The number of Yale students who study abroad jumped by 50 percent in the last year, according to an unreleased annual report from the Center for International and Professional Experience.

According to the report — which included data from the 2012 fall semester and the 2013 fall semester — 45 students are enrolled in study abroad programs this semester, a sharp increase from the 30 students who studied abroad last fall. While CIPE Director of Study Abroad Christina Johnson said the increase in numbers could reflect the rising popularity of study abroad programs at Yale, she cautioned against fixating on the statistics as measure of the success of study abroad.

“For us, this is not about numbers,” Johnson said. “This is actually more about enhancing a Yale student’s experience.”

Data from past CIPE reports shows that the number of students opting to study abroad each year has stayed relatively steady, with 160 students studying abroad in the 2011-2012 academic year compared to 156 in 2003-2004. The most recent increase in numbers marks a potential break from the trend and contradicts the common perception amongst students and administrators that study abroad programs have a limited niche at Yale.

Both students and administrators interviewed said that intense social and extracurricular attachments to campus often discourage students from pursuing study abroad. Dean of Student Affairs Marichal Gentry said he believes study abroad programs may not appeal to many students because they are already satisfied with their campus experience.

“A lot of people don’t [study abroad] because it’s not a thing people do,” said Nicola Soekoe ’16, who plans to study in India next semester. “If there was more of a culture at Yale of studying abroad, most people would do it.”

Mary Shi ’14, who studied abroad at Oxford last spring, said that because studying abroad is “off the beaten path” for Yale students, she had to think at length about her reasons and motivations for choosing to go abroad.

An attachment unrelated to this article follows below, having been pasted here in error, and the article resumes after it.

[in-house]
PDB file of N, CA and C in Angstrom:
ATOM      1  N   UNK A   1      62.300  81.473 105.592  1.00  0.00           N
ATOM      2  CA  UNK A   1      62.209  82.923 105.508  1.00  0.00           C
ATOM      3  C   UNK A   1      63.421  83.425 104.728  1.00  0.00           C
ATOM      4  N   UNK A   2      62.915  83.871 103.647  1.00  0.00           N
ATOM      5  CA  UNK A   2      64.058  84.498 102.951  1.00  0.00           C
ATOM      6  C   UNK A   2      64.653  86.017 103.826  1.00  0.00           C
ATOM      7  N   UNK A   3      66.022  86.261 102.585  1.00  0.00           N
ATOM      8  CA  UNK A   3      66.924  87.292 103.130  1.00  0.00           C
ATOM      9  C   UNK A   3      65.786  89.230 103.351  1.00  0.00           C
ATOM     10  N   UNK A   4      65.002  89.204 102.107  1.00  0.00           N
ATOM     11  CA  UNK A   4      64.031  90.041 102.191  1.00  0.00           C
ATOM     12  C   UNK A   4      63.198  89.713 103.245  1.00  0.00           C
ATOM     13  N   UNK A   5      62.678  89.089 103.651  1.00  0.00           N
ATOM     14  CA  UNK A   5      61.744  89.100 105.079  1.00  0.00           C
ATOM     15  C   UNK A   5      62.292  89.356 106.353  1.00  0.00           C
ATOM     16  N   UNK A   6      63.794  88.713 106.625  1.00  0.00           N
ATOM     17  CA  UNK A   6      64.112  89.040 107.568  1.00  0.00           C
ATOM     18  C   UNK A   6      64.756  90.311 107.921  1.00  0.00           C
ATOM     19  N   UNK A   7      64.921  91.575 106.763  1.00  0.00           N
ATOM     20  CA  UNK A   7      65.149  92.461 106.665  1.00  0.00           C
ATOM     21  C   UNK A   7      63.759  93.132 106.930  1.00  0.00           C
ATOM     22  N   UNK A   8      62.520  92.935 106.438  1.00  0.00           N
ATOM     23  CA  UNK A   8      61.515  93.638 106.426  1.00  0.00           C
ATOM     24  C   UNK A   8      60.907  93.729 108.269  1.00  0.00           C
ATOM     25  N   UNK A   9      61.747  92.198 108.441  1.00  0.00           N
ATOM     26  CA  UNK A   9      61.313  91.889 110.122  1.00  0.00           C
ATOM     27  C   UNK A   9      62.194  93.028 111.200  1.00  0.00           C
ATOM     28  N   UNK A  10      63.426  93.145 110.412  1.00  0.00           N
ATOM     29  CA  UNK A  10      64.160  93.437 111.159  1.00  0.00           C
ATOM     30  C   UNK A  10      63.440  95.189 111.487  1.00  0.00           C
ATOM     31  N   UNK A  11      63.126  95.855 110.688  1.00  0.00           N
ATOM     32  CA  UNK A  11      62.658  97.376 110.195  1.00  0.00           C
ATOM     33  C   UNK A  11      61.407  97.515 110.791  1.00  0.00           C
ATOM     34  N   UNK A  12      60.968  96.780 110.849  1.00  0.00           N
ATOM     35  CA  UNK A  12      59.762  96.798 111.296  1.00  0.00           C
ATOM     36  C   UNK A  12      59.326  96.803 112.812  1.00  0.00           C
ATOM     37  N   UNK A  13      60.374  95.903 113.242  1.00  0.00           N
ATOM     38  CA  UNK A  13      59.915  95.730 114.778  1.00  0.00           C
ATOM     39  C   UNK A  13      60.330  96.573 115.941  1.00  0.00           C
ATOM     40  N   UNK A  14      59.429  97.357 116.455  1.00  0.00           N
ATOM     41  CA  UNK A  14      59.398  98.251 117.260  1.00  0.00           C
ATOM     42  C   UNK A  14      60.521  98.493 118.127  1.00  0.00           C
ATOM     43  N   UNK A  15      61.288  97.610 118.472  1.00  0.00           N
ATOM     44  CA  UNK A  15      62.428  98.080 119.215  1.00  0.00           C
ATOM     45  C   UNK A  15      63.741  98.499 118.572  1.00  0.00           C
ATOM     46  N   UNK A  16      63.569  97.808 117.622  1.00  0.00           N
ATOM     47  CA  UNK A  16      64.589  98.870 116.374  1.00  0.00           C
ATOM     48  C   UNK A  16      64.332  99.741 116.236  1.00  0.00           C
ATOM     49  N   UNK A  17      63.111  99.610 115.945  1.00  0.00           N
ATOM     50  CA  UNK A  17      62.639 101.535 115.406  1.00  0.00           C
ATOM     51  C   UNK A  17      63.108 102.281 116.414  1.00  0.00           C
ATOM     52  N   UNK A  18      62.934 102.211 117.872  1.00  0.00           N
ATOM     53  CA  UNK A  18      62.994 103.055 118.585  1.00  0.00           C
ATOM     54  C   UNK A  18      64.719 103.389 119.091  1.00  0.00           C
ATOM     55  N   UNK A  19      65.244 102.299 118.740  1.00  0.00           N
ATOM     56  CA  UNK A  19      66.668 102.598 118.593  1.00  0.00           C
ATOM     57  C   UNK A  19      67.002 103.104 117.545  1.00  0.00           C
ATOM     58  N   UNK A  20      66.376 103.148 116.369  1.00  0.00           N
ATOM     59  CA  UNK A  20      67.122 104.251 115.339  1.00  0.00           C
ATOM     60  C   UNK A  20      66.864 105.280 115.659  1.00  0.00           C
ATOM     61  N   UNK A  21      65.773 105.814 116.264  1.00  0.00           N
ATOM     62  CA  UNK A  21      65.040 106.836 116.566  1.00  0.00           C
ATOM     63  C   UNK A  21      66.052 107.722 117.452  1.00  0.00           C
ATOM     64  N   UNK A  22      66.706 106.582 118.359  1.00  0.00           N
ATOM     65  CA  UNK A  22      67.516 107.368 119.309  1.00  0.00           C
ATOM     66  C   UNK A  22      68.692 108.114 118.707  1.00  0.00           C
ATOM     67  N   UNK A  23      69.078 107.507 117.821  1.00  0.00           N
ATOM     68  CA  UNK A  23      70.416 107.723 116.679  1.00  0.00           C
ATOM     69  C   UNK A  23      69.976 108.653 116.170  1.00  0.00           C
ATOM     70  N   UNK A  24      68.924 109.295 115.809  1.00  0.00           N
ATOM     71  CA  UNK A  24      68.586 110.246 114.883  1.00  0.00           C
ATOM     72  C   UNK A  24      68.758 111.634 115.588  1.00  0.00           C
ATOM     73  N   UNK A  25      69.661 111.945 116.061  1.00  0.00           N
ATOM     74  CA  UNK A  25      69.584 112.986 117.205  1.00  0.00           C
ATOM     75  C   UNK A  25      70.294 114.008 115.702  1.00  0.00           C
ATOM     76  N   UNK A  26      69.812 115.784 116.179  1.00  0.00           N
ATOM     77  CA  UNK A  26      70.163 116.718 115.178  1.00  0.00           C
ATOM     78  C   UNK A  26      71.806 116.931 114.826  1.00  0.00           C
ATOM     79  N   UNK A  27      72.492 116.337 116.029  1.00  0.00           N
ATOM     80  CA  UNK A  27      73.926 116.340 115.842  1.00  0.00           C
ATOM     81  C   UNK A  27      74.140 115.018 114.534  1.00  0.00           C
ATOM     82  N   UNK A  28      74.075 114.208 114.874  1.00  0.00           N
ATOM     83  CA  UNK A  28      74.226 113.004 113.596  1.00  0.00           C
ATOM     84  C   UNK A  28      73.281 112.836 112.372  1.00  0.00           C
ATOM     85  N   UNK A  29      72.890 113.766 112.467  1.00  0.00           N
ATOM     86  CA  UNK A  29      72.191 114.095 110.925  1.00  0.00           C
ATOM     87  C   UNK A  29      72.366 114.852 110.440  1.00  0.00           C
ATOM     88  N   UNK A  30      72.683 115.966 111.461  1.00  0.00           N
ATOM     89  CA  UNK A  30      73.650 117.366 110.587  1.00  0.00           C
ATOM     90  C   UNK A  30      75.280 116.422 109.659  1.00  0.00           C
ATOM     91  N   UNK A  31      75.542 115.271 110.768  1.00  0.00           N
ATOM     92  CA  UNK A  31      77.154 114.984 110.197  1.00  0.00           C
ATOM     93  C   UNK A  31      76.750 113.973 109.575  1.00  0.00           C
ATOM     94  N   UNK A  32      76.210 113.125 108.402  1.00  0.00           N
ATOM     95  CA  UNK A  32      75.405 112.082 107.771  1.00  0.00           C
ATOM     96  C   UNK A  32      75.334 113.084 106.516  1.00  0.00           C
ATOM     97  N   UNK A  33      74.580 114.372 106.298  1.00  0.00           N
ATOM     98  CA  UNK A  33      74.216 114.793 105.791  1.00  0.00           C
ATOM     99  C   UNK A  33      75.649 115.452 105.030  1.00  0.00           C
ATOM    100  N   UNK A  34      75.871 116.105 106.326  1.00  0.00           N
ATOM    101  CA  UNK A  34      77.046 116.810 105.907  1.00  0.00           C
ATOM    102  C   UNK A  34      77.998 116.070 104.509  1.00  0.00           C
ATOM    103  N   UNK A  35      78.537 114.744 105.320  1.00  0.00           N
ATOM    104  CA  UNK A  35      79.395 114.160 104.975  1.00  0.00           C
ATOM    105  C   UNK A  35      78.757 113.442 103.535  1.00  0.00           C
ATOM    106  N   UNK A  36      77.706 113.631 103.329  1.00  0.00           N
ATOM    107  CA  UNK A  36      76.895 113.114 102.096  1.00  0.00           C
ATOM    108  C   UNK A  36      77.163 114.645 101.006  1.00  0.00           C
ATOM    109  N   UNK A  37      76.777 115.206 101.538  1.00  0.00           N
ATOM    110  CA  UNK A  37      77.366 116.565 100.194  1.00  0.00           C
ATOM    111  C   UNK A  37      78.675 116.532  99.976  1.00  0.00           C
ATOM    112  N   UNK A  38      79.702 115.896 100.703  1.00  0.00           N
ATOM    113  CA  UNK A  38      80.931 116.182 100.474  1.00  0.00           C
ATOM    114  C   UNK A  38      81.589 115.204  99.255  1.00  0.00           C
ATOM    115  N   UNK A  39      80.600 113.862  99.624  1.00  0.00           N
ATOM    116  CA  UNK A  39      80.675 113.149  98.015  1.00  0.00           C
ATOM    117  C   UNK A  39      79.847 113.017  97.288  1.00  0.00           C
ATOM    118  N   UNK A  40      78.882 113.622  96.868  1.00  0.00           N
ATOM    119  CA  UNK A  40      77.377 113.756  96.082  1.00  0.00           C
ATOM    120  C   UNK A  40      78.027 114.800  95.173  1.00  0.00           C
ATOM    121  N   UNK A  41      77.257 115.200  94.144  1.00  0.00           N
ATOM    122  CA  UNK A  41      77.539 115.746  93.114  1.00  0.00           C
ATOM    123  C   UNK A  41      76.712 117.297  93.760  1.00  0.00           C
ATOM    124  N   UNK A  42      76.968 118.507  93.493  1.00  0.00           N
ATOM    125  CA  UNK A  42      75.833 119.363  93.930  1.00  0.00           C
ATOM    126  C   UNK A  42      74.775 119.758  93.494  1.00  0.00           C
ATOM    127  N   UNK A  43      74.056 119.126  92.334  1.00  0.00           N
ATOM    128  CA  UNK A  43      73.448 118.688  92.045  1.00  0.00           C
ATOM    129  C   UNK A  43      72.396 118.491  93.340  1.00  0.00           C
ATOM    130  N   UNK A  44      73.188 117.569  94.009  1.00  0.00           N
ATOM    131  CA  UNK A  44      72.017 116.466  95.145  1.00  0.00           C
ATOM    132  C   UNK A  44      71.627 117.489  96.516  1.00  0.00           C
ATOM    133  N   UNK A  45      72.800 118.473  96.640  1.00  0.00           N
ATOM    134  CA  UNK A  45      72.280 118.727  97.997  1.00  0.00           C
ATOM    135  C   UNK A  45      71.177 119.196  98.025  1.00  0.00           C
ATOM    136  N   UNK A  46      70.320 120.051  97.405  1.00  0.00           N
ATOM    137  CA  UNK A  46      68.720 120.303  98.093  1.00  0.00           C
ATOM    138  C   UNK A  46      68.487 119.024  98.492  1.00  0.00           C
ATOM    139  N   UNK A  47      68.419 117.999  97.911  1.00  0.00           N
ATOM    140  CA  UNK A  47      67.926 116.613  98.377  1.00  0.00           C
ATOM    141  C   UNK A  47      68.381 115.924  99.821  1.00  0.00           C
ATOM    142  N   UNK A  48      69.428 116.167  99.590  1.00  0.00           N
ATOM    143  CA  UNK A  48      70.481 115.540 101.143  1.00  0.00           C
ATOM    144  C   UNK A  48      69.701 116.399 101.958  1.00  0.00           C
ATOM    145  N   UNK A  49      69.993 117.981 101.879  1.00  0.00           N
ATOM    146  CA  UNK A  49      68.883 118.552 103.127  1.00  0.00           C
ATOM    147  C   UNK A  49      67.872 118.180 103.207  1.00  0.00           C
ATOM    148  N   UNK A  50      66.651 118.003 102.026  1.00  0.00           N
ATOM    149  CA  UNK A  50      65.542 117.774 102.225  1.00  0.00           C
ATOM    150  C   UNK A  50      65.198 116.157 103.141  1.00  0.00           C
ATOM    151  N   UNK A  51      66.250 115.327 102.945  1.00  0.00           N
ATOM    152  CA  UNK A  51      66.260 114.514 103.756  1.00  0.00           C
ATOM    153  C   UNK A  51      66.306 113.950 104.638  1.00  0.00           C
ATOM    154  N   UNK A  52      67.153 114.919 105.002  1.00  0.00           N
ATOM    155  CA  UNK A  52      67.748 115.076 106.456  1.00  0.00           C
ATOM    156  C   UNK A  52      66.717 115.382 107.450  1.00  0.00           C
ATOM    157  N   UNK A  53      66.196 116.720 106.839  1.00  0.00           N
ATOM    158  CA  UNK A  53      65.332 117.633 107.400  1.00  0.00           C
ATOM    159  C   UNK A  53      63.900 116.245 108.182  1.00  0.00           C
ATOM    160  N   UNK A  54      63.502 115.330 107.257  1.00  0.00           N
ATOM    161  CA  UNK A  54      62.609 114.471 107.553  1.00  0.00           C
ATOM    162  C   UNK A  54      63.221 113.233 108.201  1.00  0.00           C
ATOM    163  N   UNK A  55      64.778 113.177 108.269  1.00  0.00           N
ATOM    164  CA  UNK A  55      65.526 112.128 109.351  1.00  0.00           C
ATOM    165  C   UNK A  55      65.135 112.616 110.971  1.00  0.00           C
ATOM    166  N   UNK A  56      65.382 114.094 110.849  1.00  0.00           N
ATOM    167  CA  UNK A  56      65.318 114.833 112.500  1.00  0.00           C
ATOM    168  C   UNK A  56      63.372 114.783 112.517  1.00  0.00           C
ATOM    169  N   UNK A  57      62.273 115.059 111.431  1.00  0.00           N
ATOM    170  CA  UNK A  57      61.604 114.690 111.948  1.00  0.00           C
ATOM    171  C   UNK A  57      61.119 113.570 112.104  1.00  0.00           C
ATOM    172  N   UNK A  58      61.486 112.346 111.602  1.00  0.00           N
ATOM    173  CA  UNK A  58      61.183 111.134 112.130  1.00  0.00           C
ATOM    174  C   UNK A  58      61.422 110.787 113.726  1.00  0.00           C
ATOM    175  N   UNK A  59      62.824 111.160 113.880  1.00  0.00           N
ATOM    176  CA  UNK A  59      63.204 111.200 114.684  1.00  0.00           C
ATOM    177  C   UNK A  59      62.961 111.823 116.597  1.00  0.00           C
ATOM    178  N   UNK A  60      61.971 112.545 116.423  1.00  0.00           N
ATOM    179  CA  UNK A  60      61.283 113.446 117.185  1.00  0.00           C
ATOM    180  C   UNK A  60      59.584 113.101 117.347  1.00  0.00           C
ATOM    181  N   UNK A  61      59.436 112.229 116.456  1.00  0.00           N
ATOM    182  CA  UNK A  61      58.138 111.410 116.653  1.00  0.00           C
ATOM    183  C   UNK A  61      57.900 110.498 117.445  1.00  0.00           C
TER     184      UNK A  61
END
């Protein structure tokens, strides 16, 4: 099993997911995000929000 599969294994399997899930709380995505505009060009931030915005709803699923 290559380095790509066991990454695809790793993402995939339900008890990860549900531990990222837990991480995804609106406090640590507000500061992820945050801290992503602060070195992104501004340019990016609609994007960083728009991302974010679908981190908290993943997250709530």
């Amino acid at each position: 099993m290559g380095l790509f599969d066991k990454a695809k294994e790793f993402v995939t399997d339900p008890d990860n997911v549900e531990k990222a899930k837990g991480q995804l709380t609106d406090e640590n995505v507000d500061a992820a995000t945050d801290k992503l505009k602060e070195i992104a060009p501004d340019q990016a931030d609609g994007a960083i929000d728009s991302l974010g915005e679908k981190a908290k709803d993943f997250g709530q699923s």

According to figures in the report provided by Johnson, the number of students who have chosen to spend the entire academic year has increased, contributing to the increased number of fall study abroad participants. Out of the 45 students abroad this semester, seven are enrolled in yearlong programs, compared to three of 30 students last fall. Study abroad figures do not include students who participate in the Yale-in-London program.

While fall semester numbers only include juniors, study abroad programs in the spring semester — which are usually more popular than fall programs — include second-semester sophomores as well as juniors. Though she declined to say how many students applied for study abroad in past years, Johnson said 108 students applied to study abroad for spring 2014.

Yale College Dean Mary Miller pointed to the abundance of junior year extracurricular leadership positions as a potential deterrent for some students to study abroad. But Miller added that the availability of study abroad credit to second-semester sophomores — a policy that has only been enacted in recent years — allows many of these students to go abroad.

“If people don’t think they’re going to do it until junior year, by the time they get to junior year they have so many commitments they feel like they can’t leave,” said McKenna Keyes ’14, who studied in Spain during her sophomore spring. A study abroad peer advisor, Keyes said the most frequent concern she hears from other students considering studying abroad is the common fear of missing out on experiences at Yale.

Shi said that while she regretted missing senior society tap night and internship recruitment sessions because she was abroad, she also went abroad to “escape extracurricular culture” in the first place.

But though many voiced apprehension about leaving behind campus culture, students interviewed said they were not as concerned about missing out on Yale’s academic offerings.

Soekoe said her time working in India will make her Yale coursework in international development feel more relevant. After first studying in the Turks and Caicos for marine biology research, Benedict Scheur ’14 later studied in Thailand to gain a richer cultural immersion experience.

While academics at Yale are stronger than they are at most other schools, Keyes said, one cannot assess the value of study abroad solely in terms of academics — as studying in foreign countries provides for an unparalleled level of language and culture immersion.

Most students interviewed emphasized that the choice to study abroad did not mean they were dissatisfied with their time at Yale. Soekoe said students sometimes need to distance themselves from Yale to appreciate it.

Now a freshman counselor, Scheuer maintains that he has not lost touch with campus.

“You establish Yale as a home, and that just makes it easier to go out on these journeys to the unknown,” he said.

The deadline to study abroad in the spring semester was Oct. 15.